And Darren, I think the fact that the vertebrae looked recent and unfossilized is what made no one guess sauropod. Not to mention the neck arcs far to much for a diplodocid sauropod.

  5. #5 Rosel
    February 15, 2009

    Kiwis are adorable and interesting, what collection is the piece from?

    Also I think i need to brush up my Avian Osteology, are there any helpful websites? (googling just got me the book ‘Avian Osteology’)

  6. #6 Carlos
    February 15, 2009

    @Metalraptor: You must be joking, because there’s no such post on our forum. If there is, then it wasn’t made by me thats sure

  7. #7 Mickey Mortimer
    February 15, 2009

    In regard to hyperapophyses, many maniraptoriforms (including most oviraptorosaurs and alvarezsaurids) have more anteriorly placed epipophyses. So the morphology isn’t unheard of. From what I can tell from the kiwi neck photo, I’d be fine calling those epipophyses if they were on a Mesozoic theropod vertebra.

  8. #8 Raptor Lewis
    February 15, 2009

    A Kiwi?! I was WAY off then!!

  9. #9 Metalraptor
    February 15, 2009

    No, I was not joking. However, you are right, the post was not made by you. If I remember correctly, it was a rather early post on the forum, someone said that since birds had not developed terrestrial, nocturnal forms today or in the past (as well as some other niches), that they could not develop in the future.

    Just because an animal has not developed into a certain niche now or in the past, doesn’t mean it won’t do so in the future. For example, in the Permian diapsids were a fringe group, mostly muscled out by anapsids and synapsids. But after the P-T extinction, they diversified into a huge number of forms, including modern birds and crocs. Who would have guessed that little Protorosaurus could have done that? But I do think that if a group had gone into niches in the past, it does make it seem more likely that they could do so in the future.

    Probably the best example of a possible future mainland nocturnal, terrestrial bird might be one of the galliforms. Perhaps one with huge eyes to keep a watch for predators, looking like a weird cross between a troodont and a quail. Or perhaps on an island a species of flightless nightjar, perhaps taking the place of amphibians, who always tend to be lacking on islands.

    Anyway, back to the matter at hand, kiwis. Darren, to me it appears that the most likely reason for the kiwis developing such odd, broad pelvises and strong ribcages is to facilitate the carrying of the egg. Don’t kiwis have one of the largest egg-to-body ratios in all of birdkind? In that case, one would expect the kiwi body to be built for carrying such large bulk. Of course, this is just a hypothesis.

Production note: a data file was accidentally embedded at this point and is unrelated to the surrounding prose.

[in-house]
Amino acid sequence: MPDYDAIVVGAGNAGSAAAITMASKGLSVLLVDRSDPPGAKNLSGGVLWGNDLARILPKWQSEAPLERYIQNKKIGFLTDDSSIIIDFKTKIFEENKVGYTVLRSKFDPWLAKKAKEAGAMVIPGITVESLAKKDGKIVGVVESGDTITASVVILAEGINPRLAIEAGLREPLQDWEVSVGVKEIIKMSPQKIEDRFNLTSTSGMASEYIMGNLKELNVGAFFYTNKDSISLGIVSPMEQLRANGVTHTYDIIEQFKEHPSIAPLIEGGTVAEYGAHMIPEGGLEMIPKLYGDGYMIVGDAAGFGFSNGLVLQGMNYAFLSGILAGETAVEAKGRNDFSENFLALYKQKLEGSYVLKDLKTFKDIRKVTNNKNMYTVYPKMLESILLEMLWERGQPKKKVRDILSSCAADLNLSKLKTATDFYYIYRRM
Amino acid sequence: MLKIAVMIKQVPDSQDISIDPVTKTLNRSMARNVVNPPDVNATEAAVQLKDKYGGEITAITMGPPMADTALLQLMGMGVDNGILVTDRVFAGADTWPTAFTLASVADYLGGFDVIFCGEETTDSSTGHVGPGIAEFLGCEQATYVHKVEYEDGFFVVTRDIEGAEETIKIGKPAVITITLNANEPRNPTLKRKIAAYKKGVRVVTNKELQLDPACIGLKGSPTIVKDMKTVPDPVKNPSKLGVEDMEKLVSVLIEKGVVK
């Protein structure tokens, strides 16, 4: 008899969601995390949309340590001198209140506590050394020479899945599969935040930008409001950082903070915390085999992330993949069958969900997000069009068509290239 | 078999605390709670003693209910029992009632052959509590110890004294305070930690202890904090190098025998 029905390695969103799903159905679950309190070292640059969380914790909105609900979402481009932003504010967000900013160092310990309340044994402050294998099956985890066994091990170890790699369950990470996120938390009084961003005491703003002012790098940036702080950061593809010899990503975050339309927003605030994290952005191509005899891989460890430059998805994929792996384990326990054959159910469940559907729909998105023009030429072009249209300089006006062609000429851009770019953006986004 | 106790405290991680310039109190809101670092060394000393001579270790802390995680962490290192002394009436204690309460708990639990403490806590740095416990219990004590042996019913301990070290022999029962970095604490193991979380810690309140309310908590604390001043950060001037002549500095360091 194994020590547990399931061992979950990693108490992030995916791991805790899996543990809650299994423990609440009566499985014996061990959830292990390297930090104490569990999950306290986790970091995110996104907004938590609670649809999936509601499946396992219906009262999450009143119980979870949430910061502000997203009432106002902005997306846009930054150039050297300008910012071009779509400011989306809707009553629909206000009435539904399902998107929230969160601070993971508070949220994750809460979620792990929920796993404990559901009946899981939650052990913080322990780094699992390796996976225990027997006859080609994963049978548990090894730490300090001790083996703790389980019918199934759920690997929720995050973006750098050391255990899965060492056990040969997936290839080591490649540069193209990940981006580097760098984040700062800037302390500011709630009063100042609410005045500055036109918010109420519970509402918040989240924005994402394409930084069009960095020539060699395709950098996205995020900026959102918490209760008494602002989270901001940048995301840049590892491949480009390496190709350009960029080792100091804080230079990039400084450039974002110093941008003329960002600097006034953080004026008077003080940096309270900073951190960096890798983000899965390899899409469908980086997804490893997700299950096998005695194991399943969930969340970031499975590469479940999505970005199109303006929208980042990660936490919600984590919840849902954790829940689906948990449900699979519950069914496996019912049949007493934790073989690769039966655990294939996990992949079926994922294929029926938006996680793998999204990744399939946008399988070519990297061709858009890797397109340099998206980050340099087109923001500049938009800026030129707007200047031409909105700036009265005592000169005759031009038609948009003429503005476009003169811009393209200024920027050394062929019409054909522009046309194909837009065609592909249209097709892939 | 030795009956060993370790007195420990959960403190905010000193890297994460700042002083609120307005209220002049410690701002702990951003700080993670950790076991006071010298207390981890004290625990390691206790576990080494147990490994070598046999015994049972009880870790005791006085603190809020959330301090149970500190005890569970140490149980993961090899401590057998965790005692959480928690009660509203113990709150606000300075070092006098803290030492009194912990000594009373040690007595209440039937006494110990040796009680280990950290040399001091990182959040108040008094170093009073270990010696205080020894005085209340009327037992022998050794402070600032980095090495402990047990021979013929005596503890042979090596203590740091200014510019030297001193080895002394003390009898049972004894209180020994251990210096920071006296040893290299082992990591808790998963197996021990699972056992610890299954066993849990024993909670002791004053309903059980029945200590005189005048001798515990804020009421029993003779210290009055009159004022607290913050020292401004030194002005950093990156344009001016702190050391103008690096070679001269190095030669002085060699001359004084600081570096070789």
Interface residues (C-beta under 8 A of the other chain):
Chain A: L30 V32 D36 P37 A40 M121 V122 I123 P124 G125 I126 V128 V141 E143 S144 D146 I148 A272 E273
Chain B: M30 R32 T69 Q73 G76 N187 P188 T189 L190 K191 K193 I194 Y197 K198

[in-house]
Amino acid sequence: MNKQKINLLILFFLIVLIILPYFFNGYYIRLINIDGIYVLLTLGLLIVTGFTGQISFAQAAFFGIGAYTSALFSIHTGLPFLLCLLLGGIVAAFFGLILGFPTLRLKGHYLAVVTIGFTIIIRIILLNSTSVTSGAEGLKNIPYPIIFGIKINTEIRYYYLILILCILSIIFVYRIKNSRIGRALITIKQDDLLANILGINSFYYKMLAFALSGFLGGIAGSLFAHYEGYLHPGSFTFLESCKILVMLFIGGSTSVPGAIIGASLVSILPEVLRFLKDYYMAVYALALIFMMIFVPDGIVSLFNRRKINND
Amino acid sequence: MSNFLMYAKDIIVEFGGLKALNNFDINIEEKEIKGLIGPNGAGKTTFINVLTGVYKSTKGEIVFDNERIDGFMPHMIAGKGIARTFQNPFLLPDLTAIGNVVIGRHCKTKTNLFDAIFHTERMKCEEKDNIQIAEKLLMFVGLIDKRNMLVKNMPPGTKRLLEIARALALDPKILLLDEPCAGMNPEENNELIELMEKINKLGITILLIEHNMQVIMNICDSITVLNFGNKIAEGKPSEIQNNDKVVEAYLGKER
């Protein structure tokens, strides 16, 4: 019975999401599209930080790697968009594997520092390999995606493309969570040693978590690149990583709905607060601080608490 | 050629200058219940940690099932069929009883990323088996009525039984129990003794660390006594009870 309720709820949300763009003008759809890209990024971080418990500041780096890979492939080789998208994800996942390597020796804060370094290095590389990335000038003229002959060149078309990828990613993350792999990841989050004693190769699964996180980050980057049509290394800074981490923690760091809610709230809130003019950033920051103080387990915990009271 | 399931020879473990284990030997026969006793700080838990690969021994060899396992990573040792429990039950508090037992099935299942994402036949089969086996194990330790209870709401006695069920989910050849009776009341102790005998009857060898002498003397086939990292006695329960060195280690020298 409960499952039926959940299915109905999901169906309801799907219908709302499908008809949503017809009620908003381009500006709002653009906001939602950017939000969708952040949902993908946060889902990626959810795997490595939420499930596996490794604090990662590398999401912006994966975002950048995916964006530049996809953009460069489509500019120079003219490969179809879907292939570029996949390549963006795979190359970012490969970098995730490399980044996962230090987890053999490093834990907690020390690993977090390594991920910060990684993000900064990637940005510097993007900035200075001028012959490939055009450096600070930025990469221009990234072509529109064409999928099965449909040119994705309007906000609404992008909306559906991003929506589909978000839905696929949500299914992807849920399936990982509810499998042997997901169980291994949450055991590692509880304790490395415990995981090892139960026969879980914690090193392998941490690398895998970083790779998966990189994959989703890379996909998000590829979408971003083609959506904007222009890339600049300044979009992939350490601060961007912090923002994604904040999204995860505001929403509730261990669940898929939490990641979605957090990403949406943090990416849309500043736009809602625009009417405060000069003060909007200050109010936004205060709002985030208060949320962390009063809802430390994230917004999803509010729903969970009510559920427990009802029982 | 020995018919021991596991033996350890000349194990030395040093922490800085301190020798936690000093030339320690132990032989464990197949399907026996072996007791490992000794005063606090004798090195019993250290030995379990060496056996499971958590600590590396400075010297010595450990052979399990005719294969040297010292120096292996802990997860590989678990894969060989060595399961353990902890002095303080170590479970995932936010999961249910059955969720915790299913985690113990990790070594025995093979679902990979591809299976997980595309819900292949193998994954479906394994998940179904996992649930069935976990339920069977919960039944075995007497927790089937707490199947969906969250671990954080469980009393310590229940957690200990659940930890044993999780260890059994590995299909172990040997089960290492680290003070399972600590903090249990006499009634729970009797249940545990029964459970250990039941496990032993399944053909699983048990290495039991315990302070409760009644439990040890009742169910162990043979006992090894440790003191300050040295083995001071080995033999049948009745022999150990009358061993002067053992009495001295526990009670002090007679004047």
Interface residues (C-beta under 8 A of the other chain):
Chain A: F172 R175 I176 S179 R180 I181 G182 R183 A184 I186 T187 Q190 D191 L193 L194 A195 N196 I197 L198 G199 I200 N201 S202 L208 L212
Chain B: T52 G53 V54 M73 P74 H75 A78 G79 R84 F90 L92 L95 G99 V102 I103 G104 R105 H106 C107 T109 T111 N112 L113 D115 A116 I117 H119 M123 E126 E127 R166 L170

Making the kiwi seem even weirder, I have heard that some genetic tests suggest that the kiwi is not closely related at all to the other new zealand ratites, the moas, and is instead related to the cassowaries and emus, while the moa is related to the ostrich. This would be odd, because it makes one wonder what happened to the emu-like ratites of New Zealand? Did they die out from competition with proto-moas? Or did they just never evolve?

  10. #10 Christopher Taylor
    February 16, 2009

    This would be odd, because it makes one wonder what happened to the emu-like ratites of New Zealand? Did they die out from competition with proto-moas? Or did they just never evolve?

    Unfortunately, there’s just no way of knowing at present (though my money would perhaps be on them never existing in the first place). Even compared to the poor fossil record of birds in general, the known fossil record for ratites prior to the Quaternary is just pitiful.

  11. #11 Carlos
    February 16, 2009

    @Metalraptor: True, other nocturnal birds might evolve in the future. It would just not be a very common phenomena, since most birds (aside from the kiwi) rely on the eye sight to guide themselves, and they don’t like to wander blindly in the dark. My money goes on the swifts, which seem capable of limited echolocation.

    Oh, on the New Zealand ratite matter, I doubt there were ever emu or cassowary (whatever you spell it) like forms in New Zealand, because moas seem to be a very old group (indeed they completly lost the wings, suggesting a long time of flightlessness), and there doesn’t seem to be much room for two very similar groups in an island like that.